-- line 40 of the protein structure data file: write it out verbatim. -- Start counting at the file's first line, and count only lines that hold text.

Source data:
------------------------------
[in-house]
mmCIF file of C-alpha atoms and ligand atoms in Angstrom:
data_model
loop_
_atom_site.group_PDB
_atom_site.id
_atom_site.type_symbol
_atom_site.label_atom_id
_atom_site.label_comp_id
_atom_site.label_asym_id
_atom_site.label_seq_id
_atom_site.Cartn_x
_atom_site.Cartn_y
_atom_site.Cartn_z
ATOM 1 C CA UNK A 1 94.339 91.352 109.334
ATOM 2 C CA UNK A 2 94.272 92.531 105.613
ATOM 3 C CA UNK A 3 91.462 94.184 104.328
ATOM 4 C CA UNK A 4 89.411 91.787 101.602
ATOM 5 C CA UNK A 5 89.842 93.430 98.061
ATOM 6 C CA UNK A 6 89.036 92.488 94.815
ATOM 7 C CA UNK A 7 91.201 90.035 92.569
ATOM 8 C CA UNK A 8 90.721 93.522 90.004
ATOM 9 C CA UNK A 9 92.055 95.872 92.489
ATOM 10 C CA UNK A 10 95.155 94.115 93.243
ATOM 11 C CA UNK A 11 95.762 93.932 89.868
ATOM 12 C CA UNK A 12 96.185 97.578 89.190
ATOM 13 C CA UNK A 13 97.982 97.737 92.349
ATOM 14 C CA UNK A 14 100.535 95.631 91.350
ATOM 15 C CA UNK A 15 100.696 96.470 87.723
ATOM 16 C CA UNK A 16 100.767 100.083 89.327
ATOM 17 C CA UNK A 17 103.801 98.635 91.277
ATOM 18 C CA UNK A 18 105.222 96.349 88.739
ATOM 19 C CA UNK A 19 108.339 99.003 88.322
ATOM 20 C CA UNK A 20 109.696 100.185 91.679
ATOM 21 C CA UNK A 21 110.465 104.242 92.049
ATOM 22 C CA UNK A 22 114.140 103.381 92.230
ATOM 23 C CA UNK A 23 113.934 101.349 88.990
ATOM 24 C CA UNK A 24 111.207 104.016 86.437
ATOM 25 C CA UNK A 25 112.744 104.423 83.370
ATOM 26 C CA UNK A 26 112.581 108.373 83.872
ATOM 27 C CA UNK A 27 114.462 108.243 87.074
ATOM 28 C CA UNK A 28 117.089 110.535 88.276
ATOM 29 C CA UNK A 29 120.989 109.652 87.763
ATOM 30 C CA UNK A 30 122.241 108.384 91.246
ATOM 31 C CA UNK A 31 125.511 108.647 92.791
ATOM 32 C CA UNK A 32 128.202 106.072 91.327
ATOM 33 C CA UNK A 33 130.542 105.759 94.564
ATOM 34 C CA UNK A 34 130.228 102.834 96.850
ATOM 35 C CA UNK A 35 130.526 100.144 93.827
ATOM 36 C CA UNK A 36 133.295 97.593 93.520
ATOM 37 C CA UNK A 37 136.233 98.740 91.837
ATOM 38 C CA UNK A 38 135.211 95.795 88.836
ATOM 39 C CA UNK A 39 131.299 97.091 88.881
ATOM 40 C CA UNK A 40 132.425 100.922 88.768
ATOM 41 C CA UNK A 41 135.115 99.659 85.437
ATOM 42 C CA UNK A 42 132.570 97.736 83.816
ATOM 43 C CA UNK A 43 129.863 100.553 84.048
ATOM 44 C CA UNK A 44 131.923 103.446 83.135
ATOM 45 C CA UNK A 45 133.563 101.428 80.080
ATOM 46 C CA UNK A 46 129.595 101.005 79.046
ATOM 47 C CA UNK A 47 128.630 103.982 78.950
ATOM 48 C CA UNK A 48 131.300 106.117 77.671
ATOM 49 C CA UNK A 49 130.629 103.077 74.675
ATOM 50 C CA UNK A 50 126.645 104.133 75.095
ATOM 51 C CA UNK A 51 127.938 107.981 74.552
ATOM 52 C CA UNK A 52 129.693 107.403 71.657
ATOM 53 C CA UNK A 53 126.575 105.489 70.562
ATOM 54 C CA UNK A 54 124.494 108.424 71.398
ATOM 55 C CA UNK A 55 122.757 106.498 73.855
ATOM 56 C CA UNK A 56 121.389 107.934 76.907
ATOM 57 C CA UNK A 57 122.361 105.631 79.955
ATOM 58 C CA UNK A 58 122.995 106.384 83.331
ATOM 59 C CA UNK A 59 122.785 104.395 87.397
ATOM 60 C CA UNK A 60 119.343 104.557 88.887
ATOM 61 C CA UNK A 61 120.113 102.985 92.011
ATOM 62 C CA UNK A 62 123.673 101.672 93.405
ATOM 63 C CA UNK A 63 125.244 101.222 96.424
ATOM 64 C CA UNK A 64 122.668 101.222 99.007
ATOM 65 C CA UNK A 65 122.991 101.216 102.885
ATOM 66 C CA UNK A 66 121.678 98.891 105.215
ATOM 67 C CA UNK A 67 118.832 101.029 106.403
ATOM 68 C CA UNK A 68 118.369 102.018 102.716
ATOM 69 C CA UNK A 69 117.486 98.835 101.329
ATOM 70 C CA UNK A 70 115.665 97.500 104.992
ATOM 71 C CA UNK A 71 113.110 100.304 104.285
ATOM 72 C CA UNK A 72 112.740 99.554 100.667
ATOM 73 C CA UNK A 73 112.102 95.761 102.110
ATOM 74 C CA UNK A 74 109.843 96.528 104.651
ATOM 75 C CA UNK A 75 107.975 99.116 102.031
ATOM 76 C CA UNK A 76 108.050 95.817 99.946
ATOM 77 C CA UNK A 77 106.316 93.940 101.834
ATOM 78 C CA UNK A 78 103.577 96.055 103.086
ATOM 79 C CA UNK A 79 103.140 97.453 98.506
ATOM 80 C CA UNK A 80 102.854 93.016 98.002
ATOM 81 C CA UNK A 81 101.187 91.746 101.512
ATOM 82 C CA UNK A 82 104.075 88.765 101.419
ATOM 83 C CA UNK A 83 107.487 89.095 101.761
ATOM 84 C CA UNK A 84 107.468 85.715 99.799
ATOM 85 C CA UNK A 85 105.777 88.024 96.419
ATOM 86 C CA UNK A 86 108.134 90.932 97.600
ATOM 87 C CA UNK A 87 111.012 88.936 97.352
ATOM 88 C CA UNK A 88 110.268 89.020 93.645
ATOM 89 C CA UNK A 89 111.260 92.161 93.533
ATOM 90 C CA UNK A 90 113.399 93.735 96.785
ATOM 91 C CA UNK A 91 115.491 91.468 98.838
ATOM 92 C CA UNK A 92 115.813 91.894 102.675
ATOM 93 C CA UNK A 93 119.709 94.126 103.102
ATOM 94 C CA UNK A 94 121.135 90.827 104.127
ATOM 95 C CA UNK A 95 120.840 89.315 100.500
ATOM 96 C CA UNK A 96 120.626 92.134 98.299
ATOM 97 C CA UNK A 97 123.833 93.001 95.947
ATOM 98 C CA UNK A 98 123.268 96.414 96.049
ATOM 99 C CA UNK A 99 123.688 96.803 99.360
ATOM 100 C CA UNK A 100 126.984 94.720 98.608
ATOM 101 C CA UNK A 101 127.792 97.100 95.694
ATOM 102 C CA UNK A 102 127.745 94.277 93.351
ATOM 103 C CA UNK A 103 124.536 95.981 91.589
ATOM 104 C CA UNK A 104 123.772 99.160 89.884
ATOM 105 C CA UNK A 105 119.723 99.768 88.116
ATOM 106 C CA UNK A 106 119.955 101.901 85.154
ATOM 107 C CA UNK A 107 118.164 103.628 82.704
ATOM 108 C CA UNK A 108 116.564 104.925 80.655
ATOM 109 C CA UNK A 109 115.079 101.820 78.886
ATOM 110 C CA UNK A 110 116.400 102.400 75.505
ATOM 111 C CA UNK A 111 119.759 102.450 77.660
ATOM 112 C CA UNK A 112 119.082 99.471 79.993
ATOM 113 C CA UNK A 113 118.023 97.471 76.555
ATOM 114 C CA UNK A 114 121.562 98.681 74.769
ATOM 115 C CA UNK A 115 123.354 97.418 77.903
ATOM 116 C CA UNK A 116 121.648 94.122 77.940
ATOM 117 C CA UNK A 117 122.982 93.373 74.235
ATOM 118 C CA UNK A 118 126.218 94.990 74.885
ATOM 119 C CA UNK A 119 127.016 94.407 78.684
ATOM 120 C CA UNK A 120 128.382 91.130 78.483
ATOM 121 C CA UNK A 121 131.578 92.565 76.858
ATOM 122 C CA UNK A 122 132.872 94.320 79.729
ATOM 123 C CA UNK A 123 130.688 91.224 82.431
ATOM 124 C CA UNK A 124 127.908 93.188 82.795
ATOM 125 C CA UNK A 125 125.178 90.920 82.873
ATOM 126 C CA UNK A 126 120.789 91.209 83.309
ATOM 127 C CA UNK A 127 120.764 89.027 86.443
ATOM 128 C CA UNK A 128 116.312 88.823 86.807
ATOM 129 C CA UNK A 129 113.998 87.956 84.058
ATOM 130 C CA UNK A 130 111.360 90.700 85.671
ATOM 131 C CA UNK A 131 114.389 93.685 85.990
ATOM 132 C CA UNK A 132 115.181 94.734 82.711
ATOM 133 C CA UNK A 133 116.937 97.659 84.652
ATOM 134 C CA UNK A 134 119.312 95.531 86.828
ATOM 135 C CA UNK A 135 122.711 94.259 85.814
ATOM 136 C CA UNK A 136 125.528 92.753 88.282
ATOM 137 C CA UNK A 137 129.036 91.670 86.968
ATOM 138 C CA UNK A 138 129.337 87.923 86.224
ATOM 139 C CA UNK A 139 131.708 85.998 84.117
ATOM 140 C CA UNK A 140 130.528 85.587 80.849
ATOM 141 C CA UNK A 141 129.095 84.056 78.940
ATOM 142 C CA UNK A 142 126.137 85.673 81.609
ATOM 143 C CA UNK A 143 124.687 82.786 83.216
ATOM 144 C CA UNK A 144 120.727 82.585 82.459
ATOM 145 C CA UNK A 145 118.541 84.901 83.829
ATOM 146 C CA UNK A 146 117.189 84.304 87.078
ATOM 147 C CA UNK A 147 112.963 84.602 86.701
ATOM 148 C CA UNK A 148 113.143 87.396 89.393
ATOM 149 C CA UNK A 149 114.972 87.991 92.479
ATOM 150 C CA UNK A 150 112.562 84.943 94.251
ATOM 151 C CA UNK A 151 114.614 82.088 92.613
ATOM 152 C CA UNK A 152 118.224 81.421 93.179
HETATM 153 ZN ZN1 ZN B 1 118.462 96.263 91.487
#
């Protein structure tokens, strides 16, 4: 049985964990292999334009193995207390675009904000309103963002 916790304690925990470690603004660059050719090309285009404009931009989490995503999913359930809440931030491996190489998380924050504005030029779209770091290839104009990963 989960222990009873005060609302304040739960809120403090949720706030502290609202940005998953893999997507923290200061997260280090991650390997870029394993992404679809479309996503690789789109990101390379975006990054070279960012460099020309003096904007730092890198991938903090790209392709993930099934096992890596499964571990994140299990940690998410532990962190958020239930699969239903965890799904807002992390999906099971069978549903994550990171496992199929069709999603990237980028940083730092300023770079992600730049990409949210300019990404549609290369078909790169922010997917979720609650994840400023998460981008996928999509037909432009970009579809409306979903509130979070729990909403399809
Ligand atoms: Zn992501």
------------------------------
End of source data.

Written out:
ATOM 26 C CA UNK A 26 112.581 108.373 83.872